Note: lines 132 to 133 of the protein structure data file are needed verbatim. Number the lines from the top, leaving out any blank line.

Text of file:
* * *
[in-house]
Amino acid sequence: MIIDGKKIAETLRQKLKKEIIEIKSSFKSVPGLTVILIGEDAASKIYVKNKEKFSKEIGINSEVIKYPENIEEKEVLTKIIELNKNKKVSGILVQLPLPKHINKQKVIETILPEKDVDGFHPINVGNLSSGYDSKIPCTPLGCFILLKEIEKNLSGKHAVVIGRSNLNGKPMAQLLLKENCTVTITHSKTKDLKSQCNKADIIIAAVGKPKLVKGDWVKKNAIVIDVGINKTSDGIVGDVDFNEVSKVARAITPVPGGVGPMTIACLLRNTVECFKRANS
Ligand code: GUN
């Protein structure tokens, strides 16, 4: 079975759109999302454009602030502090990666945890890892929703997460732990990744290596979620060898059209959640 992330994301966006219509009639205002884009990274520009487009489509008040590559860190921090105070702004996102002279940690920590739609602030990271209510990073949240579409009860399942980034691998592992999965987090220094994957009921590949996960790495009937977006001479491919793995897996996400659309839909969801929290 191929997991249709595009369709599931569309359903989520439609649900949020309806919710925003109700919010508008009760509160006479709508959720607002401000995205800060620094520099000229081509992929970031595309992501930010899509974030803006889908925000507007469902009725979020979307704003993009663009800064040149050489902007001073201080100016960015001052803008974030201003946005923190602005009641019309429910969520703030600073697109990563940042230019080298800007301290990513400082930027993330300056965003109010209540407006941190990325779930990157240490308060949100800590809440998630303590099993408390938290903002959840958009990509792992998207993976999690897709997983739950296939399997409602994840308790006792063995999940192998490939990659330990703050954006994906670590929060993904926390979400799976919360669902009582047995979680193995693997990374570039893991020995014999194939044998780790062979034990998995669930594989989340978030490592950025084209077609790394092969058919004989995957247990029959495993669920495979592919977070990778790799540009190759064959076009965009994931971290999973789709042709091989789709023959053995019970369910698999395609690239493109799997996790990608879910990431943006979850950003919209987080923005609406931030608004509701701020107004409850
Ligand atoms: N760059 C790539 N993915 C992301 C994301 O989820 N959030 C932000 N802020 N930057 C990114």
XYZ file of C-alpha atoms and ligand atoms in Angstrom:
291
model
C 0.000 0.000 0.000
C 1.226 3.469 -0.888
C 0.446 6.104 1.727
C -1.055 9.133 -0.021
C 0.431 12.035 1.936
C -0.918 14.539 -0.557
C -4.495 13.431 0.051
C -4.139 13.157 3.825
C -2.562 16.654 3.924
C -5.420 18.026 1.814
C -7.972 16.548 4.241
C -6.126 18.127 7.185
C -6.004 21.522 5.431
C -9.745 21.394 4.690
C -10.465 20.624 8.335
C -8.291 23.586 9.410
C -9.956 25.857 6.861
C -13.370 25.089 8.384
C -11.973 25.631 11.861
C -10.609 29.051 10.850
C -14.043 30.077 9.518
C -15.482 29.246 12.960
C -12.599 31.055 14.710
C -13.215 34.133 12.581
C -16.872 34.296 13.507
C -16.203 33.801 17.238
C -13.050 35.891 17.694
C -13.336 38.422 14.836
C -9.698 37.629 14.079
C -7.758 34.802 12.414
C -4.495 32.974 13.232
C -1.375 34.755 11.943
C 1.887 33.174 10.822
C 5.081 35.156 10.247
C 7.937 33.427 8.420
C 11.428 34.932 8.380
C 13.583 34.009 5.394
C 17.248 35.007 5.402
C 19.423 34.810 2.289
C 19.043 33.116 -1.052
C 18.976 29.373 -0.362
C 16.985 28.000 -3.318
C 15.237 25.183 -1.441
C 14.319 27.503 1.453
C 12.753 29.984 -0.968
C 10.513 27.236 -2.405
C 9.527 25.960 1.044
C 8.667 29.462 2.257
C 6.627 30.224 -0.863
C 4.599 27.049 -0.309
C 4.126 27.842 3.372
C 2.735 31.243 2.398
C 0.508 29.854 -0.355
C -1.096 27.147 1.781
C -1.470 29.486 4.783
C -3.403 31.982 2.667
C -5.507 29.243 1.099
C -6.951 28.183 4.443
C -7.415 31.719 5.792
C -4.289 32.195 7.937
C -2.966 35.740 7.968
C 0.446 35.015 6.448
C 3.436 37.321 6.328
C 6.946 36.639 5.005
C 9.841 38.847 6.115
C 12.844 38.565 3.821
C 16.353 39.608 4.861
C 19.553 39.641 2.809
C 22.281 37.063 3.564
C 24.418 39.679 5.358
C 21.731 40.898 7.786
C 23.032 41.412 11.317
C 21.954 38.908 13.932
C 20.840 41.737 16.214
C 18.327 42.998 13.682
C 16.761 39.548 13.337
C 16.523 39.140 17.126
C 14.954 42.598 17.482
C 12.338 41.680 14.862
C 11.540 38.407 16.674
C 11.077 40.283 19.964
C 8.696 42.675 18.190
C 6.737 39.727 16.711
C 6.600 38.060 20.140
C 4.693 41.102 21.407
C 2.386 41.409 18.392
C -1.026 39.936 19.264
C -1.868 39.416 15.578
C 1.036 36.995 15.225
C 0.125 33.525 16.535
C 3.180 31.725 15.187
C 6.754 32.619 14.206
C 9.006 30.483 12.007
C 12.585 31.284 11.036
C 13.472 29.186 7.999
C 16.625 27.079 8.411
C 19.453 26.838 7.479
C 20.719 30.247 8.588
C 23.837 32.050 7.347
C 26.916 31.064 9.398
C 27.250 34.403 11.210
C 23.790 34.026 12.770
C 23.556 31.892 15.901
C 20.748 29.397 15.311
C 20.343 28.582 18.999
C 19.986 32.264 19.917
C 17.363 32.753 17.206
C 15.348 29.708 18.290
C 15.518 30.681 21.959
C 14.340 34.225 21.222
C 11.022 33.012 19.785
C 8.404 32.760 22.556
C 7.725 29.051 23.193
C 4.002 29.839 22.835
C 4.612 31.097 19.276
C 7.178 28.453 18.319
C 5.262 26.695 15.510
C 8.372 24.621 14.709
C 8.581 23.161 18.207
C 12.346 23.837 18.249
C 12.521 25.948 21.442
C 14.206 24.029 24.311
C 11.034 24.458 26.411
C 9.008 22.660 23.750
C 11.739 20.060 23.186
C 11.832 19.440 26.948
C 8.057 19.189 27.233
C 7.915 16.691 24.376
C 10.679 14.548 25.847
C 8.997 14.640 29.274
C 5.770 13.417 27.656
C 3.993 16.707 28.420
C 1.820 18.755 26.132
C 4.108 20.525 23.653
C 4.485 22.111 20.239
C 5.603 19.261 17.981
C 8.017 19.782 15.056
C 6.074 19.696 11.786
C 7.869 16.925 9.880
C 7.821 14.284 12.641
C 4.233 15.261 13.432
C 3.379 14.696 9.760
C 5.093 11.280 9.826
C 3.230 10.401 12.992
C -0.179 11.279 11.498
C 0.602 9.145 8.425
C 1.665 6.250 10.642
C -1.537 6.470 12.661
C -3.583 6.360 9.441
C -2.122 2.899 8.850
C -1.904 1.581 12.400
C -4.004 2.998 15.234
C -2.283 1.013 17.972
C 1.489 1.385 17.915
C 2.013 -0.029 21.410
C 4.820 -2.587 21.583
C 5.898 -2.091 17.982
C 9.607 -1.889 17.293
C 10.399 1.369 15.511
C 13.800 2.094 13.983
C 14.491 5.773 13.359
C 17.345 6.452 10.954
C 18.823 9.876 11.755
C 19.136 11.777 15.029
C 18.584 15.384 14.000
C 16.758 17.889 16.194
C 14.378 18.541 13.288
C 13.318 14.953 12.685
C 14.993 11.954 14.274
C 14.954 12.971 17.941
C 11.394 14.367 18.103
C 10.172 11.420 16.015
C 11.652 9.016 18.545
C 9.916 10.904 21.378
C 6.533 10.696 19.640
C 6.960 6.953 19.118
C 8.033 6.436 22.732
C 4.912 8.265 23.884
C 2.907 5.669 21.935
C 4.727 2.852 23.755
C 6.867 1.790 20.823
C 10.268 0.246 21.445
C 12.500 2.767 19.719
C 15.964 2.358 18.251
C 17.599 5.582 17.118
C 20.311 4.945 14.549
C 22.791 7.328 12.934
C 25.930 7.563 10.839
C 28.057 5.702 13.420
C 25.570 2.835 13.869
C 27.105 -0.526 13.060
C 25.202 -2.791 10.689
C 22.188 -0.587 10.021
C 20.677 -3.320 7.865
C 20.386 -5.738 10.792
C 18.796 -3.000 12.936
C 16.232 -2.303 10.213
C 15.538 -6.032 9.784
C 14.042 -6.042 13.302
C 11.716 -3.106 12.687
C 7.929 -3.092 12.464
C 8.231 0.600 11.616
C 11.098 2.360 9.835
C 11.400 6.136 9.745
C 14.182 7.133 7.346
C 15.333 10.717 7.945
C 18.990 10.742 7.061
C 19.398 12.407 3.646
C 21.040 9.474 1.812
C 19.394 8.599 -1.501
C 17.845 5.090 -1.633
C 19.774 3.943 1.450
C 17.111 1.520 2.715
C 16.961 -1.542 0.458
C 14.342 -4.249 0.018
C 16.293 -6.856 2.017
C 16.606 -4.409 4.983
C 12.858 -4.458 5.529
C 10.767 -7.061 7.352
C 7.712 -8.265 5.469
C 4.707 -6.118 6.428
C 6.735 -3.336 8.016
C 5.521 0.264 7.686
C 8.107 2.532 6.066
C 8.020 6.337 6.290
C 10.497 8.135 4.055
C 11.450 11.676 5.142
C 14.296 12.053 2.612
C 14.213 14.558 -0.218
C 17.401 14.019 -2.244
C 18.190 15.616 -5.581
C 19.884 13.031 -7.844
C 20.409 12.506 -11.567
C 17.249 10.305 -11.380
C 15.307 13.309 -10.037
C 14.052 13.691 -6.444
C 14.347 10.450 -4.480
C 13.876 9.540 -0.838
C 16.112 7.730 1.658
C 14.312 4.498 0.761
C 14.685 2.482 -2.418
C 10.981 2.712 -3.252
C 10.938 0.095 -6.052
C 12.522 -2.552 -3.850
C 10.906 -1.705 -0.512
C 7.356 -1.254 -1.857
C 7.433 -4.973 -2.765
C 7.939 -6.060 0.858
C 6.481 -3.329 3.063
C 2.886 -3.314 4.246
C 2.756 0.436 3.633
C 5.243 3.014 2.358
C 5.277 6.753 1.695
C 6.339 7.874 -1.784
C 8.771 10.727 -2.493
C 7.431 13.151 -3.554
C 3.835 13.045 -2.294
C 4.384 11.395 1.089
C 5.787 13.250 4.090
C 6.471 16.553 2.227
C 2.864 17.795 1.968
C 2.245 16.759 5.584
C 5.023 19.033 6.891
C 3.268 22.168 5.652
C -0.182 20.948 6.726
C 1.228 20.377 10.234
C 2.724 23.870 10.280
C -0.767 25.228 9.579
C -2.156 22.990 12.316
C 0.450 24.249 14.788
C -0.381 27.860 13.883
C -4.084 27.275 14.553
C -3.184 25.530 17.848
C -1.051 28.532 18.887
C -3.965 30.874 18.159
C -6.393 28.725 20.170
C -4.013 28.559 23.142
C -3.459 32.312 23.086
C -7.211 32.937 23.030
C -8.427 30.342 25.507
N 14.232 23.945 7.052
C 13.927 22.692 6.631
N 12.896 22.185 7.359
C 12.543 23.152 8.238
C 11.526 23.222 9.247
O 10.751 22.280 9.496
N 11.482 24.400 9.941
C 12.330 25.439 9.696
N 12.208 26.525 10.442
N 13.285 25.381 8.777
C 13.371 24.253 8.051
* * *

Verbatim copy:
C 9.008 22.660 23.750
C 11.739 20.060 23.186